Tipotie Social Services and Health Centre in Tampere is wonderfully light on the inside, even on a grey autumn day. The large, arched glass walls let natural light enter the central lobby, and the programmed lighting solutions complement it automatically, as needed.
The lighting of the spacious lobby that spans multiple floors is controlled by Helvar’s DALI router system. DALI is not used in the corridors, offices and operating rooms, but lighting control in these spaces is also based on Helvar’s programming. “In 2009, when we were designing the building, DALI was a fairly expensive solution,” says Risto Vastamaa, Electrical Engineer at Sähkötekniikka Kari Sirén Oy. “If we were to design the space now, we would definitely use more DALI drivers,” he continues.
Electrical engineering at Tipotie started in March 2009. During the project, the team installed hundreds of kilometres of cable and buses and routers for the lighting system. They also furnished the rooms with dimmable fluorescent lighting fixtures and carried out the programming. The lighting control system of Tipotie health centre is independent, which means that it is not connected with the rest of the building automation system. The lights were switched on shortly after Midsummer in 2013. The centre was officially inaugurated in August. Because the centre was inaugurated in the lightest time of the year, the final programming and constant light control took place in October. “The client had strict energy savings policies,” Risto Vastamaa remembers.
According to Vastamaa and the client’s representative Antti Lakka, Project Manager at Tampere Real Estate Services, the design team “turned over every rock to see whether energy savings could be found.” Although air conditioning and heating use up the most energy, notable savings can also be found in lighting. “Dimming and motion sensors are the key ways of saving energy when it comes to lighting. If we dim the lights by 50% and switch the lights off in empty rooms, we can save at least 70%,” Vastamaa estimates. The DALI system controls the luminaires in the central lobby. Each luminaire has its own address, which enables them to be controlled and monitored individually. There is a small, discreet screen in the porters’ room for controlling the lighting and different scenes.
The corridors have no DALI drivers, but the luminaires are controlled in groups through software provided by Helvar. “The rooms’ lights are automatically switched on and off, but they can also be dimmed manually,” says Sirkka Helin, Head Nurse at Tipotie Social Services and Health Centre.
She shows us a smoothly rotating control switch that dims the light steplessly. According to Helin, the employees are extremely happy with the convenient and easy-to-use system. “We haven’t had any negative feedback on the lighting solution,” Helin says.
“When the lights function as they should, users can almost forget about them. After a while, we no longer think about the lights, we take good lighting for granted,” Antti Lakka says. “In this sense, hearing nothing from the end users is a good sign. The lighting supplier has done a great job!”
Antti Lakka thanks the simple design of the switches. In his opinion, a standard rocker switch is the optimal user interface. “They should not be too complicated. No-one should have to think how the switch works,” he says.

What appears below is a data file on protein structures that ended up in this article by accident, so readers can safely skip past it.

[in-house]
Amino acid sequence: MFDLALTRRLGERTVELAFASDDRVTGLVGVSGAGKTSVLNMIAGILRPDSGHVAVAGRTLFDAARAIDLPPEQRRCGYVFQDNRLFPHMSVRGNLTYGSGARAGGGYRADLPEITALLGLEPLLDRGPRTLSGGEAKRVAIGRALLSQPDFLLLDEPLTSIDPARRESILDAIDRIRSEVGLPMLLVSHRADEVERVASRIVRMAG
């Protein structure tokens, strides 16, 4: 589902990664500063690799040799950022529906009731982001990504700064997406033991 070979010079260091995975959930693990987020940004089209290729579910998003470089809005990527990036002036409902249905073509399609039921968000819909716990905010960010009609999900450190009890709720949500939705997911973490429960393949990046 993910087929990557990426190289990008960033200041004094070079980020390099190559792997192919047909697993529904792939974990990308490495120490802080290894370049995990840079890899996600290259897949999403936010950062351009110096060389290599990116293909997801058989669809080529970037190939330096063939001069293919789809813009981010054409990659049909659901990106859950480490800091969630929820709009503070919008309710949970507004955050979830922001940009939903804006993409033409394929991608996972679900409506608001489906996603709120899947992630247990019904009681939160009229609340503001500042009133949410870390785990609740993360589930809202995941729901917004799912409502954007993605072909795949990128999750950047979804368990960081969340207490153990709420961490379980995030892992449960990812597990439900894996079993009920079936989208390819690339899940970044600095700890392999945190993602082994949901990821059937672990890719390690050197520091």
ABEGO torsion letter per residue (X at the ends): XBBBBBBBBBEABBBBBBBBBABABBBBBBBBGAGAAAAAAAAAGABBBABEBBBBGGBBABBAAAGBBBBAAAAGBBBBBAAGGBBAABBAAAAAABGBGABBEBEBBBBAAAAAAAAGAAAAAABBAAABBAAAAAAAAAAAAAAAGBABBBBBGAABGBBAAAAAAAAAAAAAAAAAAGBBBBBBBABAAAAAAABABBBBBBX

Sirkka Helin still thinks there is room for improvement in commissioning training. “I’m sure there are still some features the users are unaware of,” she comments.
Tampere-based company Sähköpeko Oy was selected as the electrical supplier after a competitive bidding process. Tuomas Kaita, Manager for Turnkey Construction at Sähköpeko, says that the engineers based their work on Helvar’s routers and programming. Lighting equipment by Helvar was part of the solution that won the competitive bidding process. “Installing the equipment was really easy,” he says. “All the control data was stored in two wires, which made the system easy to install as part of the standard electrical installation work.”
Kaita was particularly happy with the support they received at the commissioning stage. “We received excellent, quick and timely support from Miikka Etelälahti and Mika Mäkinen of Helvar.” Tuomas Kaita emphasises the role of specialist help in projects of this scale. “There are so may luminaires, and the router opens up endless possibilities that are only limited by our imagination,” he says. “This is why the designer should cooperate with both the user and the lighting control provider at an early stage.” There were some interoperability issues in the project, but these mainly concerned other areas, such as the AV equipment and screens. “We had several different suppliers in these areas,” Tuomas Kaita tells us. He wants to thank the LED designers for their excellent professional skills. “You could say the designers were clearly on top of their game, we didn’t need to improvise at all,” he says.
The design stage started in 2009, and Helvar’s lighting control equipment was part of the process since day one. The original plan was based on the products, prices and specifications that were available on the market in 2009. At the time, DALI equipment was too expensive, which is why it was not installed in all parts of the building. The situation would be different today. Lighting control technology develops fast, and the prices for DALI systems have gone down considerably. “If we were to start the design process now, we would definitely use more DALI drivers,” Risto Vastamaa comments. According to Vastamaa, the client had many reasons for choosing Helvar, such as easy communication with the supplier and Helvar’s programming and commissioning services. Antti Lakka agrees.
IMAGES: Lauri Dammert